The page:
Lavrov: NATO expansion led to tension in Europe unprecedented in last 30 years
NATO's expansion has led to an unprecedented level of tension over the last 30 years in Europe, judging by some statements made at the Security Conference, Russian Foreign Minister Sergey Lavrov said, speaking in Munich.
Lavrov told NATO Secretary-General Jens Stoltenberg that he supports the resumption of military cooperation with the alliance. Without it, the diplomats’ meetings do not make any sense, he said. “We need to resume [our] military cooperation. [And yet] NATO Secretary-General Jens Stoltenberg, surrounded by his deputies yesterday, couldn’t say that NATO is ready for this. It's sad,” Lavrov said.
“NATO's expansion has led to an unprecedented level of tension over the last 30 years in Europe," he added.
Russia is not looking for conflicts with anyone, but will always be able to protect its interests, the diplomat said.
“What kind of relationship do we want with the US? One [based on] pragmatism, mutual respect, and an understanding of special responsibility for global stability,” he stated.
Citing a message from one of the most influential 19th-century Russian diplomats to his American counterpart, which said that any conflicting interests could be harmonized through “justice” and “modesty,” Lavrov said that the same approach could strengthen the modern world.
“If everyone adopts that approach, we could overcome the period of post-truth fast and resist information wars imposed on the international community,” he said.
Statements made by Western politicians at the Munich Security Conference demonstrate that the Cold War is not over yet, Lavrov said. “They say that all wars begin in the minds of people, and by this logic, that’s where they are supposed to come to an end. However, this hasn’t been the case with the Cold War yet, [at least] judging by some speeches of politicians in Europe and in the US, including statements that were made yesterday and today at the beginning of our conference.”
Lavrov noted that 2017 marks 20 years since the signing of the NATO-Russia Founding Act in Paris, and 15 years since the adoption of the Rome Summit Declaration on the new form of Russia-NATO relations.
“A commitment from Russia and the West to jointly provide security, based on respect for each other's interests, to enhance mutual trust, prevent a split in the Euro-Atlantic area, and to erase the dividing lines, formed the basis of these documents,” the Russian FM said.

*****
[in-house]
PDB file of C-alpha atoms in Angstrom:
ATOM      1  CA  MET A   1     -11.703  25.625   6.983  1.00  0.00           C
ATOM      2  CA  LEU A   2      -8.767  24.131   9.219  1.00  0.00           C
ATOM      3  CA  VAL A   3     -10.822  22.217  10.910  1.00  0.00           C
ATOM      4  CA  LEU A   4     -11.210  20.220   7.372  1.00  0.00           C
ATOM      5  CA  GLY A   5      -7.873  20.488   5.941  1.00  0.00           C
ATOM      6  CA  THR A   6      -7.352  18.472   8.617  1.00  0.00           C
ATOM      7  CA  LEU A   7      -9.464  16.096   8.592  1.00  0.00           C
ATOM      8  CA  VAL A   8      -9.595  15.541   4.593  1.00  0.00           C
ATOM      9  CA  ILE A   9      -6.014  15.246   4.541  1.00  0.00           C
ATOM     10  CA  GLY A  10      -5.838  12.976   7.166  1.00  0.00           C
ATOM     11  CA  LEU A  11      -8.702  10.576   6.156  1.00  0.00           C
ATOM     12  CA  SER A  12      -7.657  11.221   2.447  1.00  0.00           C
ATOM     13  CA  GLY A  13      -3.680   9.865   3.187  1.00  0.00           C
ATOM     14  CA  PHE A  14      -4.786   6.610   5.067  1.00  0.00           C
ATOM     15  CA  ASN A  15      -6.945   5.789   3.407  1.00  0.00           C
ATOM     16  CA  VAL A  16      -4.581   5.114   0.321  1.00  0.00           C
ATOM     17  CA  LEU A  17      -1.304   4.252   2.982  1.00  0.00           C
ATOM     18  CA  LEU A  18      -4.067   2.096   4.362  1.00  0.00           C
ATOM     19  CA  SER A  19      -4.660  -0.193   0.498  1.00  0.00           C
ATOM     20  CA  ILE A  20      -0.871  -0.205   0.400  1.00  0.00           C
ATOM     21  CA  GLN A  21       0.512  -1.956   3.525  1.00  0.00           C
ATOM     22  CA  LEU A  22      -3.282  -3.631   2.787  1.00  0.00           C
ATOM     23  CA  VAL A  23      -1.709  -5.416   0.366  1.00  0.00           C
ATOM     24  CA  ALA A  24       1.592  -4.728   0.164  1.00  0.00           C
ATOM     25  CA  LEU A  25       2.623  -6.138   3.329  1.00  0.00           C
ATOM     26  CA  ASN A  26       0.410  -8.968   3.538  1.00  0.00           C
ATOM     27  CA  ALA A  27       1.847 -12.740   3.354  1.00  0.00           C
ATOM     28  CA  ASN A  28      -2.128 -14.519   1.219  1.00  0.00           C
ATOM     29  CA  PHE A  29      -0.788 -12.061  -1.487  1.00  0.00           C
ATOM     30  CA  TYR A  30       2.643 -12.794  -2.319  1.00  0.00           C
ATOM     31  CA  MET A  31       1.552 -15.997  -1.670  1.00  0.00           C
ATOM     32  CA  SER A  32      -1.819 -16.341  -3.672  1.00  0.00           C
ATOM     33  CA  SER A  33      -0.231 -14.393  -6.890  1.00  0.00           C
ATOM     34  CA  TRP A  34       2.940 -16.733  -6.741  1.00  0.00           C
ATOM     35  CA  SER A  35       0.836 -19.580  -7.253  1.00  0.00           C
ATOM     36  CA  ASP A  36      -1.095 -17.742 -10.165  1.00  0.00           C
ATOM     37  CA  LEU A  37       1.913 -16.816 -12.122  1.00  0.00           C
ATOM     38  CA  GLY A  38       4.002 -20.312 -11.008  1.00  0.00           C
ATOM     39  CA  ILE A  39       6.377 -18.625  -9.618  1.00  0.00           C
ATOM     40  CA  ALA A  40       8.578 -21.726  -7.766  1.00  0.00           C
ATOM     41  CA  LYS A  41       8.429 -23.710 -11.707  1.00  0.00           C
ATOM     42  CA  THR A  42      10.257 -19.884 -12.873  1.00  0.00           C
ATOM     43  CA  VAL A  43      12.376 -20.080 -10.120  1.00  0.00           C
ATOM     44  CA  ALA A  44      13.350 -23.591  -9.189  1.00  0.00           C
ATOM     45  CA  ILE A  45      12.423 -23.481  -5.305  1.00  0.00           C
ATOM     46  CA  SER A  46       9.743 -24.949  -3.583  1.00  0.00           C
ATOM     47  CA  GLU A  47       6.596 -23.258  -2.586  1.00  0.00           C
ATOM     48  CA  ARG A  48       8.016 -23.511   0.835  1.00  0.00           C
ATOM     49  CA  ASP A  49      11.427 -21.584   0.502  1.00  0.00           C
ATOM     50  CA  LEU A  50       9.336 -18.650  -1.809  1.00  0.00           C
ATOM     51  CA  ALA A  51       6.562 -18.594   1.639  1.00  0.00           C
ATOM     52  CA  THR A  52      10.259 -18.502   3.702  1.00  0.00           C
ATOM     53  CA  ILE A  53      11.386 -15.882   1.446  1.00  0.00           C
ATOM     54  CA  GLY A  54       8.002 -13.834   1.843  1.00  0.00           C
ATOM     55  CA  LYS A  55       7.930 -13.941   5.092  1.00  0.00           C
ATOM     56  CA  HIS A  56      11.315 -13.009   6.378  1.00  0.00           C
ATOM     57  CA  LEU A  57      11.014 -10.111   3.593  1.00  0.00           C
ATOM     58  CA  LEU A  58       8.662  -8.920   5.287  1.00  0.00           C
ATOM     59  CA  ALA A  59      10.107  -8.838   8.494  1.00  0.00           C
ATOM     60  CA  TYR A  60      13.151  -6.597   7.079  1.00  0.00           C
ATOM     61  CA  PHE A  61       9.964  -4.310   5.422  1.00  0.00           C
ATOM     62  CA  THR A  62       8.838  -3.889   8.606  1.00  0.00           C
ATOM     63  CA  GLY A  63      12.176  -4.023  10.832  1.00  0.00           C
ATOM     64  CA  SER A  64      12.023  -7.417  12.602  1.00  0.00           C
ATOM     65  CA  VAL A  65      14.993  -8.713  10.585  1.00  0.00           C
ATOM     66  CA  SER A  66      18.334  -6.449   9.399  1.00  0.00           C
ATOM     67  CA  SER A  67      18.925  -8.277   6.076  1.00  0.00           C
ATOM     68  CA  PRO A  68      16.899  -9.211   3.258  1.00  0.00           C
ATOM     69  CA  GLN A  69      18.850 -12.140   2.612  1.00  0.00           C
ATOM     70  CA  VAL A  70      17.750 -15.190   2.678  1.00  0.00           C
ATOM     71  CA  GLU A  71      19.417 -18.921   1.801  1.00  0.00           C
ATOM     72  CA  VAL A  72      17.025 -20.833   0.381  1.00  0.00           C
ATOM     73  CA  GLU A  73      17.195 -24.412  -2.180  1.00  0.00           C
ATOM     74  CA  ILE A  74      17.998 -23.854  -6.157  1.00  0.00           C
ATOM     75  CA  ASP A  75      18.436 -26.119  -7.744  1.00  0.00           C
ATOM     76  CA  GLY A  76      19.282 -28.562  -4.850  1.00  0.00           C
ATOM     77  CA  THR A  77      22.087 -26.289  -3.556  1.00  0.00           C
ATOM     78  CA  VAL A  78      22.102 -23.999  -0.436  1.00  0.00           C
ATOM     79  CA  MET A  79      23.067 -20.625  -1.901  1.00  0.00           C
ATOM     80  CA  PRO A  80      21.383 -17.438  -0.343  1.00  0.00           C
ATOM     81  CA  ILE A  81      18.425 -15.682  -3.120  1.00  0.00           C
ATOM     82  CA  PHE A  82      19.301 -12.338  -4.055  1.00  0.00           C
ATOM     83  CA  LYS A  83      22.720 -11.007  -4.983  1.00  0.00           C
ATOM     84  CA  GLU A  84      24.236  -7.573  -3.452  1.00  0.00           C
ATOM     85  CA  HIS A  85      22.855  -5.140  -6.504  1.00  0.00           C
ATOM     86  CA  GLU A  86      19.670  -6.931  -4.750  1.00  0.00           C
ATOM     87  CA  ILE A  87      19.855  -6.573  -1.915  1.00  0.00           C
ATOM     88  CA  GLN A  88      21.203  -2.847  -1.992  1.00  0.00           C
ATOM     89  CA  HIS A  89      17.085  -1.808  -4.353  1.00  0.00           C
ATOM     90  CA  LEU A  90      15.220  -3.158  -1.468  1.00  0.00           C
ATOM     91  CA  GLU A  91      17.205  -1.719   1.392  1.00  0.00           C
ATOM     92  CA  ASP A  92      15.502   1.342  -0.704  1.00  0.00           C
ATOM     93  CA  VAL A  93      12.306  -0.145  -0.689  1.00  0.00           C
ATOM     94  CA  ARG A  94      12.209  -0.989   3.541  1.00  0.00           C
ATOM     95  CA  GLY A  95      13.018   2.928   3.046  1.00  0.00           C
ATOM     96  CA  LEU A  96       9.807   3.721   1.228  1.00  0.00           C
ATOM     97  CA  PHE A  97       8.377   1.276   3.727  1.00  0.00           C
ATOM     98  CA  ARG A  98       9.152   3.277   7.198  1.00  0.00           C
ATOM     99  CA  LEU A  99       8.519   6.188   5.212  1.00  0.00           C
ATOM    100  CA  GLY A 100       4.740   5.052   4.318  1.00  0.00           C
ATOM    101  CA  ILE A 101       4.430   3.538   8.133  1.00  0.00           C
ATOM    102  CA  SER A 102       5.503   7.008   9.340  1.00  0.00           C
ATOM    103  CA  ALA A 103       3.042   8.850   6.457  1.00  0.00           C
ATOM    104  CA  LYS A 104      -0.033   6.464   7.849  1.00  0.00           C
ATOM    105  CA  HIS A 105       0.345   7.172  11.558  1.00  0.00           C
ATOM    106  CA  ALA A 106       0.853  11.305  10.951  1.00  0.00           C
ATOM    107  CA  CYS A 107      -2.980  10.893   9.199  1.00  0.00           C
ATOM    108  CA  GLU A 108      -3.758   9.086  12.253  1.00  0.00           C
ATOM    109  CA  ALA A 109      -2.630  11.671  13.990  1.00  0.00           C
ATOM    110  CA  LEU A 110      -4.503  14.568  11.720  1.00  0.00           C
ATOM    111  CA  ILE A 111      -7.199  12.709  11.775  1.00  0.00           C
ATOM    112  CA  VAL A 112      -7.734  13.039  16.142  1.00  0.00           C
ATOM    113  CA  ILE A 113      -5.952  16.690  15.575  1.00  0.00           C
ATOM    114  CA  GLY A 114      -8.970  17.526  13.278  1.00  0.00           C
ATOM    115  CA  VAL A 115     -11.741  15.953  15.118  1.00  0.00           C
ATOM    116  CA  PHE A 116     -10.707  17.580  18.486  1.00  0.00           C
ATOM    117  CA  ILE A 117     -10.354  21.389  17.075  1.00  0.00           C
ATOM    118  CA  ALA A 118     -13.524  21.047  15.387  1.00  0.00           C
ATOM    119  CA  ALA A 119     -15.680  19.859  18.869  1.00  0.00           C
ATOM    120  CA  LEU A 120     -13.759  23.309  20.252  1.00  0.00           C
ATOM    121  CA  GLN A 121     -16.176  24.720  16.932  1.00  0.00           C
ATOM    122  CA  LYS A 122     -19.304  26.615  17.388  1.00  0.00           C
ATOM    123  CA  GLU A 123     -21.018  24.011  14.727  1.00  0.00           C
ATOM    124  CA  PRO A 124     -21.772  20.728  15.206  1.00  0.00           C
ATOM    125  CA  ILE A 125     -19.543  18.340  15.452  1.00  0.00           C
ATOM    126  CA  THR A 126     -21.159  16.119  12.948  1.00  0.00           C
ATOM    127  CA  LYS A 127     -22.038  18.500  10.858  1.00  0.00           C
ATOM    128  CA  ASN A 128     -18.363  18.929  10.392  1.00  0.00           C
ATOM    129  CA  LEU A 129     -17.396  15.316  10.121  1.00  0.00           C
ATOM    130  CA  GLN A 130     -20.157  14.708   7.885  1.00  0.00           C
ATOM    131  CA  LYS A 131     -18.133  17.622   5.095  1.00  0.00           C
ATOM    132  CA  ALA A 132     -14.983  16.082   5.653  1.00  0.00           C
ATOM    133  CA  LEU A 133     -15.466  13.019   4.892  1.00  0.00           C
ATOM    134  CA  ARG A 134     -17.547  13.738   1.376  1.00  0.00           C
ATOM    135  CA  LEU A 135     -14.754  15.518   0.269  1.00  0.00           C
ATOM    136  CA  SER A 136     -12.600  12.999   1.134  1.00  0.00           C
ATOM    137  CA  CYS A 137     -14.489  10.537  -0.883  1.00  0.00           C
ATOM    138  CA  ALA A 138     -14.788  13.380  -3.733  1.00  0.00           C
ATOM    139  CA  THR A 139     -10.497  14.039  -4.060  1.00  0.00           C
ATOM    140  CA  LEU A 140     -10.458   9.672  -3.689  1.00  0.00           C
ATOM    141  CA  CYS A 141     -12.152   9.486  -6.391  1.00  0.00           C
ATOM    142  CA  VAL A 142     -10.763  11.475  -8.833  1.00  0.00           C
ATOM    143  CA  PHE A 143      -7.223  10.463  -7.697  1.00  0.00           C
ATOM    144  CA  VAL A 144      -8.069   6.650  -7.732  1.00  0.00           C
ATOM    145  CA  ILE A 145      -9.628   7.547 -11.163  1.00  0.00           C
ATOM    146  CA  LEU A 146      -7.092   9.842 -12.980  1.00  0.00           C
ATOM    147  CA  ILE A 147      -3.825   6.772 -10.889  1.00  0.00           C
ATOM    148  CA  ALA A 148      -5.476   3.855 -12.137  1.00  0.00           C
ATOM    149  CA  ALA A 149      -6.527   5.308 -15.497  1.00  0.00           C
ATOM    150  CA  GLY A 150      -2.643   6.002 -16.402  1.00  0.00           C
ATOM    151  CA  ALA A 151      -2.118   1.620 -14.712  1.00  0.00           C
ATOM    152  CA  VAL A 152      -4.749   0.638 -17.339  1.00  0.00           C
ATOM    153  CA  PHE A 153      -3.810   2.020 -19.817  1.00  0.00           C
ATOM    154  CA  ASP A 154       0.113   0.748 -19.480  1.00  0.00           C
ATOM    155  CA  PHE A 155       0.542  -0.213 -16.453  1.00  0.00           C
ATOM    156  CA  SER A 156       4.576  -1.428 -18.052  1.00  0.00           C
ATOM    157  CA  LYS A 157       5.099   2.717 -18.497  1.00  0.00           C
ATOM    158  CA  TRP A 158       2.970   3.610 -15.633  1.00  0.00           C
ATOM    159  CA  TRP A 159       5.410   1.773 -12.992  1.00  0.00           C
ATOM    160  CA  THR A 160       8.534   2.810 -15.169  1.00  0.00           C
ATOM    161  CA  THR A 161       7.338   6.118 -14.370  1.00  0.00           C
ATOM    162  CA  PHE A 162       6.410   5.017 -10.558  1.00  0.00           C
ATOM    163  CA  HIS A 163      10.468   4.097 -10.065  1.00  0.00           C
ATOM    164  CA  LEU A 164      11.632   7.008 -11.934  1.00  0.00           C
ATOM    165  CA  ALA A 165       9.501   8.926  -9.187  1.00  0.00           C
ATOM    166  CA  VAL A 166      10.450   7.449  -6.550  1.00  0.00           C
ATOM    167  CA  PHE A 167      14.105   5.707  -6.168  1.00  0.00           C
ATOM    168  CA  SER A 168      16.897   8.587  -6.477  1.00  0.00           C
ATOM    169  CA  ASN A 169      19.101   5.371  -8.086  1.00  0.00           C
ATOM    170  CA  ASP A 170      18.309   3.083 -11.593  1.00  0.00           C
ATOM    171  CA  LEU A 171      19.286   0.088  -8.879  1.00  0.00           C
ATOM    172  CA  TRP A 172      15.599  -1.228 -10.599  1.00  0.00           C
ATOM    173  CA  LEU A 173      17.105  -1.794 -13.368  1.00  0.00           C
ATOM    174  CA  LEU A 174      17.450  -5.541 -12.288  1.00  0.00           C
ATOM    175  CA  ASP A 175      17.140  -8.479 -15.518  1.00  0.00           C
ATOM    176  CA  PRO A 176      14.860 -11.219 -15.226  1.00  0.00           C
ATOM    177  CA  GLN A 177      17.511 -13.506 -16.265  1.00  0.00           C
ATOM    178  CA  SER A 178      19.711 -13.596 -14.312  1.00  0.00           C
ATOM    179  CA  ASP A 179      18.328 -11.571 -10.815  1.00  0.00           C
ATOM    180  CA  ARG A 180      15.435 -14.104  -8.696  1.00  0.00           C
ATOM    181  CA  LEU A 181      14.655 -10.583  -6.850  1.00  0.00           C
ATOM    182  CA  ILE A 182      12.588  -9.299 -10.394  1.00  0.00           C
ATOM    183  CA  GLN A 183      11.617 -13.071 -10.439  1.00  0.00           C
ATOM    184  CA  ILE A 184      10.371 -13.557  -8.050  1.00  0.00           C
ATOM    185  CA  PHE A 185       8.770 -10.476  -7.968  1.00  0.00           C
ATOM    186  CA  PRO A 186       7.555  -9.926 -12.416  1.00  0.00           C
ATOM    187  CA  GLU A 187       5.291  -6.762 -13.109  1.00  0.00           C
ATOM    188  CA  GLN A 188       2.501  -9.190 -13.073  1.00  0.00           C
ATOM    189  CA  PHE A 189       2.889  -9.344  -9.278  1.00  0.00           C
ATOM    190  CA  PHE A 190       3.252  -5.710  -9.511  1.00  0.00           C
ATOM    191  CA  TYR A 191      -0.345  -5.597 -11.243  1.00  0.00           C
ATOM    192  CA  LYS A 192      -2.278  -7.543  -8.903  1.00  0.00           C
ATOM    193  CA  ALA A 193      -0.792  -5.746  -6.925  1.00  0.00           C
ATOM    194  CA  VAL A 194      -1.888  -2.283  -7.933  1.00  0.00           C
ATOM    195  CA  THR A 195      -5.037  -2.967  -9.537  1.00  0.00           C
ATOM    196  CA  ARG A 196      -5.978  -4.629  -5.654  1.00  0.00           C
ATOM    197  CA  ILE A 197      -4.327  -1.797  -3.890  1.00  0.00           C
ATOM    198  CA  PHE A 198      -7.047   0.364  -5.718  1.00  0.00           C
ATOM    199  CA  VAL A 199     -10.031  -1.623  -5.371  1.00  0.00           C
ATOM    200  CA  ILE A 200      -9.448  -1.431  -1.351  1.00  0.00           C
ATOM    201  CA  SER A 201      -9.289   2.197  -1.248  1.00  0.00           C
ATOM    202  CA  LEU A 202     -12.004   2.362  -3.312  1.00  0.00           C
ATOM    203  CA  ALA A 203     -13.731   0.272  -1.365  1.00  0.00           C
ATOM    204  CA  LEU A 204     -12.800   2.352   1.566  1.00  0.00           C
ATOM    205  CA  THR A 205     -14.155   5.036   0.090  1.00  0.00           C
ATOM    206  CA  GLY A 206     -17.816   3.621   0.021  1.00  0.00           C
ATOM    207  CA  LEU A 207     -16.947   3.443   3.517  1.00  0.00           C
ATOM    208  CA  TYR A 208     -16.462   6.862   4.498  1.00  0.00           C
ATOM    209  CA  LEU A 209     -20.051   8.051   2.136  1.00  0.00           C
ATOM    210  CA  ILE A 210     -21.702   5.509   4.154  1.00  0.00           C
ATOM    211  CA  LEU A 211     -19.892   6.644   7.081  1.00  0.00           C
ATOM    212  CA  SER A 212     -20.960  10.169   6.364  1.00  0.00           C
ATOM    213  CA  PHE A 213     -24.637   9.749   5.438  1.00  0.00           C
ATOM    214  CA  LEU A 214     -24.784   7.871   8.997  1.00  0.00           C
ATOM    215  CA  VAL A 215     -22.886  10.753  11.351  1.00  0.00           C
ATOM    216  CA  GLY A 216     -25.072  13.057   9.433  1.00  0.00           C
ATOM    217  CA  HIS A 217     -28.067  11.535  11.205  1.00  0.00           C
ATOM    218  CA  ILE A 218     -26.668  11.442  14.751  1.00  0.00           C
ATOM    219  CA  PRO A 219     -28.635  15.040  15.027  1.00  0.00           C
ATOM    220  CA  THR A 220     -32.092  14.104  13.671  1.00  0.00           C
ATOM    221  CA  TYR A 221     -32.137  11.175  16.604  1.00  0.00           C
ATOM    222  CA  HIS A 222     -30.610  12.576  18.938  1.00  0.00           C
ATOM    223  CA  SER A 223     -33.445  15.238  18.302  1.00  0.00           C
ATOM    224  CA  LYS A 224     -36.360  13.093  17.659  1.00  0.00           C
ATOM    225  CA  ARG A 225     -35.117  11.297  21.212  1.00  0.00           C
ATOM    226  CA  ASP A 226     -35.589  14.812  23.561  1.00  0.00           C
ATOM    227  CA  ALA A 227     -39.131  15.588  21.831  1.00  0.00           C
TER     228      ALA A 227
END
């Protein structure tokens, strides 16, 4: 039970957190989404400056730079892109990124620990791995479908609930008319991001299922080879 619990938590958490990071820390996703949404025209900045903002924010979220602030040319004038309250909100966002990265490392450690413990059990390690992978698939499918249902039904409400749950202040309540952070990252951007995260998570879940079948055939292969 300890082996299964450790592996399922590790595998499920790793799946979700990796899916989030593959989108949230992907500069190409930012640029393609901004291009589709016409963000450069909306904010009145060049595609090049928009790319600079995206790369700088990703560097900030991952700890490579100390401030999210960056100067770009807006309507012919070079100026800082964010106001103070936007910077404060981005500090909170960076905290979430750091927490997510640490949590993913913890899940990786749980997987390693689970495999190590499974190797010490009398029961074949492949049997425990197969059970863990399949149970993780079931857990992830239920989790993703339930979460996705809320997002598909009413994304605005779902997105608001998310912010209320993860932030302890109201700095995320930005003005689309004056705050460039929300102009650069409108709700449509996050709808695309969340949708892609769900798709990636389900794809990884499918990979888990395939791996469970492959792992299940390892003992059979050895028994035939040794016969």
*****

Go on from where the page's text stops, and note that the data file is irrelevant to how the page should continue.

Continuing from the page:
Moscow disagrees with claims that it has attempted to undermine the "so-called liberal world order," he said.
According to Lavrov, Moscow's position in the dialogue with the EU and NATO is “confident, based on fair calculations that we share with our colleagues.”
“If they want to overcome this artificially created confrontational stage, they have it in their power,” Lavrov added, noting that there are no facts to stand on, regarding alleged interference in the electoral process in the United States, France, and Germany by Russian hackers.
“Show us the facts,” the diplomat said.
“For some reason, when we are accused of something, no one requires any facts. I haven’t seen a single fact proving that we allegedly attempted to break into some websites of the Democratic Party, or were supposedly doing something in France and Germany,” the minister said.
Lavrov added that Angela Merkel's statement on the need to discuss cybersecurity within the framework of the NATO-Russia Council was a signal to a complete restoration of its work.
“As we began to talk about cybersecurity today, Chancellor Merkel has put forward a very interesting idea that the NATO-Russia Council (NRC) would have to deal with this problem. If the Chancellor of Germany, one of the leading NATO member states, speaks in favor of NATO tackling cybersecurity, I assume that at least Berlin wants the NRC to resume its full functioning, and not just limit itself to discussions,” Lavrov noted.
Russia utterly fails to understand the fixation in the West with the issue of cyber-espionage, as well as the tendency to lay the responsibility for the settlement of the crisis in Ukraine exclusively on Moscow, according to Lavrov.
Linking the lifting of the sanctions from Russia with the implementation of the Minsk Agreements is illogical, he continued.
Russia will not lift its sanctions against the EU either, until the Minsk Agreements are met, he said.
“We also want the Minsk Agreements to be implemented, and we will not remove our sanctions from the EU until the Minsk Agreements are fully met. This also must be understood,” Lavrov pointed out, adding that progress on sorting out the security situation in Donbass should not be an end in itself. "Our common goal is the full implementation of the Minsk Agreements,” he said.
Despite the ongoing public rhetoric, Lavrov hopes that Europe is sending signals to Kiev on the need to implement the Minsk deal.